A major concern in any case-control study involves the selection of a control group that reflects the underlying study base adequately.27 Because IBD typically is treated at local referral centers covering a wide geographic area, selection of population-based control subjects by using data from the population registries of all communities where case subjects were located was not feasible. Therefore, hospital-based control subjects who underwent treatment in a referral center with a similar coverage area needed to be selected. Like treatment of juvenile IBD, strabismus surgery is performed only at a few specialized referral centers. Because 11 of 13 referral centers for IBD were located in towns with referral centers for strabismus surgery, control subjects who underwent strabismus surgery were considered equally likely to have been treated in the same hospital had they been diagnosed as having IBD.27 Restricting our analyses to cases in which referral centers for strabismus surgery and IBD were located in the same town did not change the risk estimates (data not shown).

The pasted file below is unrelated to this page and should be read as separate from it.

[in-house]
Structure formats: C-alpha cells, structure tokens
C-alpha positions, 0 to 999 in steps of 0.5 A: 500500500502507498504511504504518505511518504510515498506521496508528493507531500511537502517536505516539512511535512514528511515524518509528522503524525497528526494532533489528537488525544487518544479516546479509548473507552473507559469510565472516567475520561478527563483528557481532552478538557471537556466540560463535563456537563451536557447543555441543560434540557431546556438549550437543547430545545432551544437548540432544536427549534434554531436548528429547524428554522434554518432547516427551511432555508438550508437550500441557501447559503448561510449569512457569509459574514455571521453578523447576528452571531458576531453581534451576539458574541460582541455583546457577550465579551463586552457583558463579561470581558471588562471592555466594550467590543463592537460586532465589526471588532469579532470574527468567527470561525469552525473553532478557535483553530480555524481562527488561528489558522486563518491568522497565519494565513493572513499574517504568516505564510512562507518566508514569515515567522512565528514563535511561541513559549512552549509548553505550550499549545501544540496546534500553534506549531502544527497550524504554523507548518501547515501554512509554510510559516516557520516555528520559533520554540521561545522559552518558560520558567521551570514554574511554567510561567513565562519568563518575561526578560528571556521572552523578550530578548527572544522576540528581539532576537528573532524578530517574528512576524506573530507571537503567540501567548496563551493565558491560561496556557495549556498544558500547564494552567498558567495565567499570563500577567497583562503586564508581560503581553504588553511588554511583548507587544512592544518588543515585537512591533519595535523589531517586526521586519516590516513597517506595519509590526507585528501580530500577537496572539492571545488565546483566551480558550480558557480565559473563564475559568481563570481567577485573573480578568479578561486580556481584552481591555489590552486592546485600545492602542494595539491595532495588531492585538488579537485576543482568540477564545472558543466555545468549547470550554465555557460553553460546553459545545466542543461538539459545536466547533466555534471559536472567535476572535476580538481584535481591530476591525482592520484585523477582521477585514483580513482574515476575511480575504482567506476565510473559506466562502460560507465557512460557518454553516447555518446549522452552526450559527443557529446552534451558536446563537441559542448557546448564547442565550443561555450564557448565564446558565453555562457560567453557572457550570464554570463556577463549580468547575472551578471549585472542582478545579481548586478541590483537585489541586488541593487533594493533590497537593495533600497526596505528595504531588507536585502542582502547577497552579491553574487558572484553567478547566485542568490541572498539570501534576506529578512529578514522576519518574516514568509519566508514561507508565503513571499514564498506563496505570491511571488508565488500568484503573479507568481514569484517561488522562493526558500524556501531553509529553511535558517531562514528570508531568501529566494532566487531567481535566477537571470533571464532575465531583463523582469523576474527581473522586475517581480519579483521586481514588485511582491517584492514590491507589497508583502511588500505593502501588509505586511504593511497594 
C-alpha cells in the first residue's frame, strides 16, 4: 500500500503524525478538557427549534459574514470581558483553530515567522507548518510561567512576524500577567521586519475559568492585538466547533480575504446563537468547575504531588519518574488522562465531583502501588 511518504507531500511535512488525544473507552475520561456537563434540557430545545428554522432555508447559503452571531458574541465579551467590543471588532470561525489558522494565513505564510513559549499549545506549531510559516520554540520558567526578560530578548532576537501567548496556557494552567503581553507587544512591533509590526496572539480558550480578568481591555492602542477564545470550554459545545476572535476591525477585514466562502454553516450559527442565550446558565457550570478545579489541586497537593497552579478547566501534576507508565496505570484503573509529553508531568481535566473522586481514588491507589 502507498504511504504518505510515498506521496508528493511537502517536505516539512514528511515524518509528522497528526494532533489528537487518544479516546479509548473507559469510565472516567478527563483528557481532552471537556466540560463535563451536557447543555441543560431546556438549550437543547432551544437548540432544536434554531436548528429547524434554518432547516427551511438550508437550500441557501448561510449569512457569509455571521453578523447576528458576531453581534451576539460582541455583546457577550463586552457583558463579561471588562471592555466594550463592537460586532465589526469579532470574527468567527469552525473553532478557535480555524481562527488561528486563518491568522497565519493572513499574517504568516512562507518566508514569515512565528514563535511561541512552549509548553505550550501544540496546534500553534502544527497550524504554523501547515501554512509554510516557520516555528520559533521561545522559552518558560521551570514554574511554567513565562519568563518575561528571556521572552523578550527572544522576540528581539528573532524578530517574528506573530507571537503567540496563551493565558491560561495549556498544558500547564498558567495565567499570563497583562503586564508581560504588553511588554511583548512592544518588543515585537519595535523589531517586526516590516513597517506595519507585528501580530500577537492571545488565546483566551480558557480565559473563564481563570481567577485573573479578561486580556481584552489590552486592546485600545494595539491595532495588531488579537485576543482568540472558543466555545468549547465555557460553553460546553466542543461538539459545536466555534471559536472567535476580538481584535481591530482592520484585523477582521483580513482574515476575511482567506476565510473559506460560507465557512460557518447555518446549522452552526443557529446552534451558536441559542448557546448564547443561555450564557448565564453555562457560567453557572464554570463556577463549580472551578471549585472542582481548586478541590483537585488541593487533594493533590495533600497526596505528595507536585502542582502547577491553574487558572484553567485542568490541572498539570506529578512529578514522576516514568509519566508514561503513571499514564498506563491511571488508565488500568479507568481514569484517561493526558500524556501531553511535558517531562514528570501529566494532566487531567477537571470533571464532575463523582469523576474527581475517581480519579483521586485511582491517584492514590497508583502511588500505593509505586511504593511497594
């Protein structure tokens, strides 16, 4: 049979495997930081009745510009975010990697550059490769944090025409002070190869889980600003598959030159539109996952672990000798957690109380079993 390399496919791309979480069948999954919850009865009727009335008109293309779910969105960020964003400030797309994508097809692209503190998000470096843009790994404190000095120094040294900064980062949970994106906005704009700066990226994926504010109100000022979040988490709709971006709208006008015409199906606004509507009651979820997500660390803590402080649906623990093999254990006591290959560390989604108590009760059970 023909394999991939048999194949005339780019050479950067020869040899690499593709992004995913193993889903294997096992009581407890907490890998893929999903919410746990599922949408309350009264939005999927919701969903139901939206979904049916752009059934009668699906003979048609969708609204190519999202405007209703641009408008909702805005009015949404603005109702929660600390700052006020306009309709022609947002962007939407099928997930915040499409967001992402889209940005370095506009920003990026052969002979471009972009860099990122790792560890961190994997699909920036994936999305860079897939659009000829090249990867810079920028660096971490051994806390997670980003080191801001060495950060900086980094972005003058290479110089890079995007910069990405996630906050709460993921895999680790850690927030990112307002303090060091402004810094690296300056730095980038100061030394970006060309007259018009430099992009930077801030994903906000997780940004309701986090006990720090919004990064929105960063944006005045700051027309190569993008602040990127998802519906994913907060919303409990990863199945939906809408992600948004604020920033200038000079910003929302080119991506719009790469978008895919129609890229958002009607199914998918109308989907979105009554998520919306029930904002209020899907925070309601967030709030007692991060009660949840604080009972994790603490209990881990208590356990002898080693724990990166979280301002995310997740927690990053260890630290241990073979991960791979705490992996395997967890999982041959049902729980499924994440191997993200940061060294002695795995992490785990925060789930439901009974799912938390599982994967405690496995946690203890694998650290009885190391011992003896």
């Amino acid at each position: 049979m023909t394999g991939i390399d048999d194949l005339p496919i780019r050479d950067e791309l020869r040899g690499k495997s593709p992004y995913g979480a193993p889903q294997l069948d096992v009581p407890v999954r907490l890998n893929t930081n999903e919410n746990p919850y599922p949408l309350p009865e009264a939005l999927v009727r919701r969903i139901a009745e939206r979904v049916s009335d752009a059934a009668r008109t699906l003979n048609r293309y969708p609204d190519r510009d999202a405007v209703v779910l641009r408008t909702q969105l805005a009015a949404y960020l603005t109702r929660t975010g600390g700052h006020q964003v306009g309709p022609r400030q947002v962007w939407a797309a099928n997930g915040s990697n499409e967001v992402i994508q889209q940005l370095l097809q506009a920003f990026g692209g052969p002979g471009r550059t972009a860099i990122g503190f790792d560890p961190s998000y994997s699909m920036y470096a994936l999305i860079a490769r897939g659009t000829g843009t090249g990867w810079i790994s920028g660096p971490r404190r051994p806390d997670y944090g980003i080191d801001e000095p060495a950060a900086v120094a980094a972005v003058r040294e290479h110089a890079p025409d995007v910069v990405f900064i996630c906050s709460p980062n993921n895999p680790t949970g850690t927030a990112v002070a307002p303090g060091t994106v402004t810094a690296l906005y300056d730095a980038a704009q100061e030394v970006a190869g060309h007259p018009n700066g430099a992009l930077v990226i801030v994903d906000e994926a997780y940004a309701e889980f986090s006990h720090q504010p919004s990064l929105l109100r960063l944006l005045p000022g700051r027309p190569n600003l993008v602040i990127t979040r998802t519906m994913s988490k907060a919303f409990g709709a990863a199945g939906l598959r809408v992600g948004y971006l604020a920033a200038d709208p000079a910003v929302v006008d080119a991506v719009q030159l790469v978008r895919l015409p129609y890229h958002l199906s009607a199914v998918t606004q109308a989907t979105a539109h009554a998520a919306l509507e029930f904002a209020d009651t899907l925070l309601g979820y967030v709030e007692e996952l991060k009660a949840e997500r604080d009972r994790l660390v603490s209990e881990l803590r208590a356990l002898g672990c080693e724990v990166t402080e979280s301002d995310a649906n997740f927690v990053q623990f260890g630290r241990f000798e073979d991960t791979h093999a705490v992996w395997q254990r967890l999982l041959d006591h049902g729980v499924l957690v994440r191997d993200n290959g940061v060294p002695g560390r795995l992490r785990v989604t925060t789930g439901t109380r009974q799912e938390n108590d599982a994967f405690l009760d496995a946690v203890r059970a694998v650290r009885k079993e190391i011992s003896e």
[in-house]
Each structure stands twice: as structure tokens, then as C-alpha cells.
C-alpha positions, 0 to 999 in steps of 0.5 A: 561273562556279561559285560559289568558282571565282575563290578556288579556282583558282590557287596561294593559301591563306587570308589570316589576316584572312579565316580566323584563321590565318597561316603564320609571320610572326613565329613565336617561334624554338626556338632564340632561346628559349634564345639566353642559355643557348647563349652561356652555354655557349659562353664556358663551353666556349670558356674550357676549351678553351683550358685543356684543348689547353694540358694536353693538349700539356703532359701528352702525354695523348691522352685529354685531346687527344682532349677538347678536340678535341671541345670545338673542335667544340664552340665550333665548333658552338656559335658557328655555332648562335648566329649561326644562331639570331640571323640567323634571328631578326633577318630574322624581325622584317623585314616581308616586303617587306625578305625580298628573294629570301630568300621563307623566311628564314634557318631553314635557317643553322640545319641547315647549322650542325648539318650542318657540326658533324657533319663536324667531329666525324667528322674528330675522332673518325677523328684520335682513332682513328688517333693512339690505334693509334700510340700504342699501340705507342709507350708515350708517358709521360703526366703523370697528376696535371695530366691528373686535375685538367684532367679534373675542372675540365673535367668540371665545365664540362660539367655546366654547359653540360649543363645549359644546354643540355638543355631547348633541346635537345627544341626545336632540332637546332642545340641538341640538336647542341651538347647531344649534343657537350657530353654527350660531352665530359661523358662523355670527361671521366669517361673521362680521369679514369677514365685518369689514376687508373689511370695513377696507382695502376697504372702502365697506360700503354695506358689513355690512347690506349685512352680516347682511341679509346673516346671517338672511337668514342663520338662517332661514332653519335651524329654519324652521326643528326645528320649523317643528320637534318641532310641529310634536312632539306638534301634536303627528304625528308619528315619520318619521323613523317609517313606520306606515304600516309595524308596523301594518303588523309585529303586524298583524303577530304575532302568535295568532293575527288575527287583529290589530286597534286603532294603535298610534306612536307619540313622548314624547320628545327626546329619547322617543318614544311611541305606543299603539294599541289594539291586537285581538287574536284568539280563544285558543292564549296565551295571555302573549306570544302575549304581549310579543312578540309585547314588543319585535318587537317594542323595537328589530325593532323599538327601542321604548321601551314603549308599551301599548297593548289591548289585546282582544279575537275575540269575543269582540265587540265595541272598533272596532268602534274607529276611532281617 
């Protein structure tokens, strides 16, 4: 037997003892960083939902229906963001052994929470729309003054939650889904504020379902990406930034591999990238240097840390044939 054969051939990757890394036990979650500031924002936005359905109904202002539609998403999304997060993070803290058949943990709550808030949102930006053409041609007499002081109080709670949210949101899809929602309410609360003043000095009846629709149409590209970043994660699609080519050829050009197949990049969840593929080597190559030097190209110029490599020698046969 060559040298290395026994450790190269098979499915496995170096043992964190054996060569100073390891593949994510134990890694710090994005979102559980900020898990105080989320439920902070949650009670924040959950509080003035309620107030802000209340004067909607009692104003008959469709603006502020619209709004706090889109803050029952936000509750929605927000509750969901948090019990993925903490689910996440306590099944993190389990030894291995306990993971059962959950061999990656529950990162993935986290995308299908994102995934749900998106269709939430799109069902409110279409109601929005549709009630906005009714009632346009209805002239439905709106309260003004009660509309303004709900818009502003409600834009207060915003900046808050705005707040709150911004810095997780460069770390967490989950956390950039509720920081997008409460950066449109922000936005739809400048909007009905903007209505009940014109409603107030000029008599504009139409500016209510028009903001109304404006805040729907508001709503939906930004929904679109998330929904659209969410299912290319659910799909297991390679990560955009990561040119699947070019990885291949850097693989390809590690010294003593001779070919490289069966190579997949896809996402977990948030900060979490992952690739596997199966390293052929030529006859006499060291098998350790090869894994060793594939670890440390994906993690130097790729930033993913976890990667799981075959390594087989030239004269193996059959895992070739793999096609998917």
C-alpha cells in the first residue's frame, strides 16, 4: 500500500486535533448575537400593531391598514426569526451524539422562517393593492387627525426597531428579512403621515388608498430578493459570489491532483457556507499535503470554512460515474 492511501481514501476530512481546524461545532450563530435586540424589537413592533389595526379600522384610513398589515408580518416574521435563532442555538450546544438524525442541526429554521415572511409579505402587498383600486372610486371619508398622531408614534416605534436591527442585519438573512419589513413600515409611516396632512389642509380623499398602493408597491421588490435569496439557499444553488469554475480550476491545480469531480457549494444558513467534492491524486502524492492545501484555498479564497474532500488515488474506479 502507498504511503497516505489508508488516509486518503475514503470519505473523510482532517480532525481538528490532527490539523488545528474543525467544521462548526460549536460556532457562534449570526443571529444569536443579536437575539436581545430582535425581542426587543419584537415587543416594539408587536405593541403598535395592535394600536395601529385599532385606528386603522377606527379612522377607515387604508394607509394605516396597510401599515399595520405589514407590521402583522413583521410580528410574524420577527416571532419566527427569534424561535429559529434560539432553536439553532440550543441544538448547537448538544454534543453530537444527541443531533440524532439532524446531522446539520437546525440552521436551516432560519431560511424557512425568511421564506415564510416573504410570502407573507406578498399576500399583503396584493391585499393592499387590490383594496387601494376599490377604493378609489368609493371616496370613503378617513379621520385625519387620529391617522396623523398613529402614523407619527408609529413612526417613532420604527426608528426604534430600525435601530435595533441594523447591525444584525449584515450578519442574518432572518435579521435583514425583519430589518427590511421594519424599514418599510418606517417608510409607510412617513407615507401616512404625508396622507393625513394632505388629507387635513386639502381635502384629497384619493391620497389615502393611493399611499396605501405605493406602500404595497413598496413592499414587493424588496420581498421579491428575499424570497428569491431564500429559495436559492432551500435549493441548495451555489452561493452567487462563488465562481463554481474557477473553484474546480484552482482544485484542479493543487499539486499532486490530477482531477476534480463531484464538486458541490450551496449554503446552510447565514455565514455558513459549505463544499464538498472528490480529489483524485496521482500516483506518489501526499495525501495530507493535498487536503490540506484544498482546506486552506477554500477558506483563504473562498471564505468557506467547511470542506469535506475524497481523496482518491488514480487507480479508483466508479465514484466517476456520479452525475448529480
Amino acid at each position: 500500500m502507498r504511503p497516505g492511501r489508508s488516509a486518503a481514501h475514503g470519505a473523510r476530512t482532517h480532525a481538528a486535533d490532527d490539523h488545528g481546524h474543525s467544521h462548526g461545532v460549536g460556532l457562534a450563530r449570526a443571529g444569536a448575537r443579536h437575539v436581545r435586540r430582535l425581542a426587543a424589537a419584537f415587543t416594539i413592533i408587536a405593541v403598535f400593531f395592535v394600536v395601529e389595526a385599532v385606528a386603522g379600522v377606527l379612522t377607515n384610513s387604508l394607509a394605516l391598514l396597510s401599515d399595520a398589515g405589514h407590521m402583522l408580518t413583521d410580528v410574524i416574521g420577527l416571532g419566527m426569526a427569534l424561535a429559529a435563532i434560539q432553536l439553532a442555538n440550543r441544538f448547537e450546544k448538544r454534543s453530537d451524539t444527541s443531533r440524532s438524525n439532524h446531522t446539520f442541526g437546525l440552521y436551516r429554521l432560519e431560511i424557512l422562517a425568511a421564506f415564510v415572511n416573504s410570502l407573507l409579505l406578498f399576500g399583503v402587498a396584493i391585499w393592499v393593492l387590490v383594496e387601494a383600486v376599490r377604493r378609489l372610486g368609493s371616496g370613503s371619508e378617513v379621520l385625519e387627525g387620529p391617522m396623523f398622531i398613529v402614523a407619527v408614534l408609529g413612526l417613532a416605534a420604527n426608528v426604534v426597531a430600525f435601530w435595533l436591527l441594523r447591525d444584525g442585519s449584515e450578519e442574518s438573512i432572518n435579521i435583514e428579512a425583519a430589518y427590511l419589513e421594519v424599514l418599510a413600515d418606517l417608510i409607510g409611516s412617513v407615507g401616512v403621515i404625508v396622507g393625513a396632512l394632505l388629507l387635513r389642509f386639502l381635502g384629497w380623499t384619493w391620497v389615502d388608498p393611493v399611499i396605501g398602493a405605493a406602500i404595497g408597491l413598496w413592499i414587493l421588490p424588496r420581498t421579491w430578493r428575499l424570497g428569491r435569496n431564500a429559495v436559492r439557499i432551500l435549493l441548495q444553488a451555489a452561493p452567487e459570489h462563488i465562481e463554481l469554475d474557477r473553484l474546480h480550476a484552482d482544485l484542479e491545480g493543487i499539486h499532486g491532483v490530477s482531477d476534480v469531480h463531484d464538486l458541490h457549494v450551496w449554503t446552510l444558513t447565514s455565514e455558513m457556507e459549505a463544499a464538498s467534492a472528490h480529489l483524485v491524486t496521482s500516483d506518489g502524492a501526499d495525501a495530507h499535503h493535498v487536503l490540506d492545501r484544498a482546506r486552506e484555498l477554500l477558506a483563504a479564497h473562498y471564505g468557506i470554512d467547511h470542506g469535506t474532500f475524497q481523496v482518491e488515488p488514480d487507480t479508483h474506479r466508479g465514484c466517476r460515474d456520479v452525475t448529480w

In addition, strabismus surgery is associated neither with the type of municipality (rural or urban) nor with exposure to farm animals during infancy. This was supported by the fact that the place of residence of control subjects was similar to that in an earlier study that used a comparable questionnaire instrument.21 Because congenital malformations may be associated with strabismus and parents of children with malformations may be more concerned about contact with farm animals, we excluded case subjects and control subjects with congenital malformations, aiming to reduce a potential bias from the selection of patients with strabismus. Nevertheless, bias may arise because prematurity and low birth weight are known risk factors for strabismus.28,29 This bias may explain the higher prevalence among the control subjects, compared with the case subjects, of preterm births, low birth weight, and maternal tobacco smoking during pregnancy. The fact that the prevalence of prematurity, low birth weight, and maternal tobacco smoking during pregnancy among case subjects were comparable to those reported in previous German studies provides additional evidence for this conjecture.21,30 The higher prevalence of prematurity among control subjects might also be one reason for the lack of an association between raw milk consumption and case status. This association was described previously for allergic diseases14 but could not be confirmed for IBD in the adjusted analysis of a recent study by Bernstein et al.18 However, the small number of children who consumed raw milk during the first year of life (n = 54) limited the power of these analyses in our study. Overall, restricting our analyses to children with normal birth weight did not change our findings (adjusted ORs for farm animal contact during infancy: CD: OR: 0.6; 95% CI: 0.3–1.0; UC: OR: 0.4; 95% CI: 0.2–0.8).